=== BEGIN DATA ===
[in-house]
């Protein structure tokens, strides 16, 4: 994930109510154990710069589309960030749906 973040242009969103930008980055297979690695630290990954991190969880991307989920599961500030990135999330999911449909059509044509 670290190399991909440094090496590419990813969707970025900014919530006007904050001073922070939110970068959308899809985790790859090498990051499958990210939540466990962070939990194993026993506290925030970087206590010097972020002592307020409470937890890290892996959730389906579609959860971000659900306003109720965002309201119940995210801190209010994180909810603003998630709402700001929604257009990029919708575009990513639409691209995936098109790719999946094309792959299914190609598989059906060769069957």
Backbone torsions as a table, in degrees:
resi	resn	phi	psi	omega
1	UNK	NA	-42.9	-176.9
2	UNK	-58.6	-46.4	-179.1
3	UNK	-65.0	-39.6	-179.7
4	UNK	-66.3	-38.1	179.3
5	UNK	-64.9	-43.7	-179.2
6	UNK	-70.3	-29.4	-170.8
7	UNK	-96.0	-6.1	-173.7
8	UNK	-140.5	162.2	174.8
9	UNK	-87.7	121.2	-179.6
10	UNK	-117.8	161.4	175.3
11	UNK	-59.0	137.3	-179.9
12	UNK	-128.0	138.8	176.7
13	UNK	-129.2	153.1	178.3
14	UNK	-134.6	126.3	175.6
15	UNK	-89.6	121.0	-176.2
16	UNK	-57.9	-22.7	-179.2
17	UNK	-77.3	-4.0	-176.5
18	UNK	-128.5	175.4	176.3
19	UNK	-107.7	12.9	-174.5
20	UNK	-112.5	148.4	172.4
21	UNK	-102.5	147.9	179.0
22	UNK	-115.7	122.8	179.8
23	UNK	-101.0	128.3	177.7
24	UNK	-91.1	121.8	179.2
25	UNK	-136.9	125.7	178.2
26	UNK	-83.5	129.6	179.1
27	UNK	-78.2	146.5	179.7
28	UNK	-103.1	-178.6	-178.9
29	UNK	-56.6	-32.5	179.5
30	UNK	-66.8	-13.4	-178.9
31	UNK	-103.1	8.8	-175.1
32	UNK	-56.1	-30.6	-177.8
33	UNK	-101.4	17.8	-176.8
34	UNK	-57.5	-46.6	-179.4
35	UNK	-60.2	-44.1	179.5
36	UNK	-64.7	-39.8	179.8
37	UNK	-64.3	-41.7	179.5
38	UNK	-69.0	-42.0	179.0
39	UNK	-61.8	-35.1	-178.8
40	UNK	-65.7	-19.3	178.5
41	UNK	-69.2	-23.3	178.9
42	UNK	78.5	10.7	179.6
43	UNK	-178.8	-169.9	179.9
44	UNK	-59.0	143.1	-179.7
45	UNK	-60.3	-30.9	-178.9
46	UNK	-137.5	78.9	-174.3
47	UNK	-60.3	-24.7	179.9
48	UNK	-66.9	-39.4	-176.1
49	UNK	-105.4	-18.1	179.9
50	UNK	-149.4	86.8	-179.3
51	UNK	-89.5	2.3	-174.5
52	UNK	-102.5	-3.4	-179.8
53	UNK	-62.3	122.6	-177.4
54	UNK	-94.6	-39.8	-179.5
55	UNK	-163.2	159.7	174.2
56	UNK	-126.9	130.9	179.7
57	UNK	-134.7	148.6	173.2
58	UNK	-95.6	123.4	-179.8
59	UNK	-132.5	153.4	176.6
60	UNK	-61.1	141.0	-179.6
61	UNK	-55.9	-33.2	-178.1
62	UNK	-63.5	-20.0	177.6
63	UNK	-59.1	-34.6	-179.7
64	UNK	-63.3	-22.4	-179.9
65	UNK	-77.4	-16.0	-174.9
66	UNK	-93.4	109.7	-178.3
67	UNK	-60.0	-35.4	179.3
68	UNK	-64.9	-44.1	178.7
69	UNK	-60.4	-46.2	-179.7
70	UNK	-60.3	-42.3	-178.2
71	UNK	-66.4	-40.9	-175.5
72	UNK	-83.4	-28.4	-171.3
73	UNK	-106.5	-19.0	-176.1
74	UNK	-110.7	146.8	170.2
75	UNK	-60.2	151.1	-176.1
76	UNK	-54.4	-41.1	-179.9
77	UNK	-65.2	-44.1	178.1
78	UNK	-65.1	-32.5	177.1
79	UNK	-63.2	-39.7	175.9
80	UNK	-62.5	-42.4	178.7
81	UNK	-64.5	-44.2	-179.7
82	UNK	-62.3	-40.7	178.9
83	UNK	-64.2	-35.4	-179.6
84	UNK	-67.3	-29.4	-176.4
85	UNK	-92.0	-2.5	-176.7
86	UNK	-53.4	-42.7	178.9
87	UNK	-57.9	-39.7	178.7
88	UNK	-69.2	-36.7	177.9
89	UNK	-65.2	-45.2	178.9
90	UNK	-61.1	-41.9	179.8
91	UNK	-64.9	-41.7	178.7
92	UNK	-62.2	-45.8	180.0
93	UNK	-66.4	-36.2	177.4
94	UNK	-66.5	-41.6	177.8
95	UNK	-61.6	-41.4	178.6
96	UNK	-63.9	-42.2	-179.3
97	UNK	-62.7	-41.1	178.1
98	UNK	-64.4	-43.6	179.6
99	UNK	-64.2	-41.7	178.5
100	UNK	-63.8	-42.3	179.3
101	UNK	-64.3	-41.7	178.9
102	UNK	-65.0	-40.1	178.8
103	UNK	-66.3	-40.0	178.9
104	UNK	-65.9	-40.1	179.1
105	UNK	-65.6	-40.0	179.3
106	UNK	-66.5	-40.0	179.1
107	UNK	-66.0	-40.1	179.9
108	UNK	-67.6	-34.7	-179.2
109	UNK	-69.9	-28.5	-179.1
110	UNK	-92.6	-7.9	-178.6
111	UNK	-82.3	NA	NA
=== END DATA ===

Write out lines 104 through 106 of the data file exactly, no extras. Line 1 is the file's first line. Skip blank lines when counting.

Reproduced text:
100	UNK	-63.8	-42.3	179.3
101	UNK	-64.3	-41.7	178.9
102	UNK	-65.0	-40.1	178.8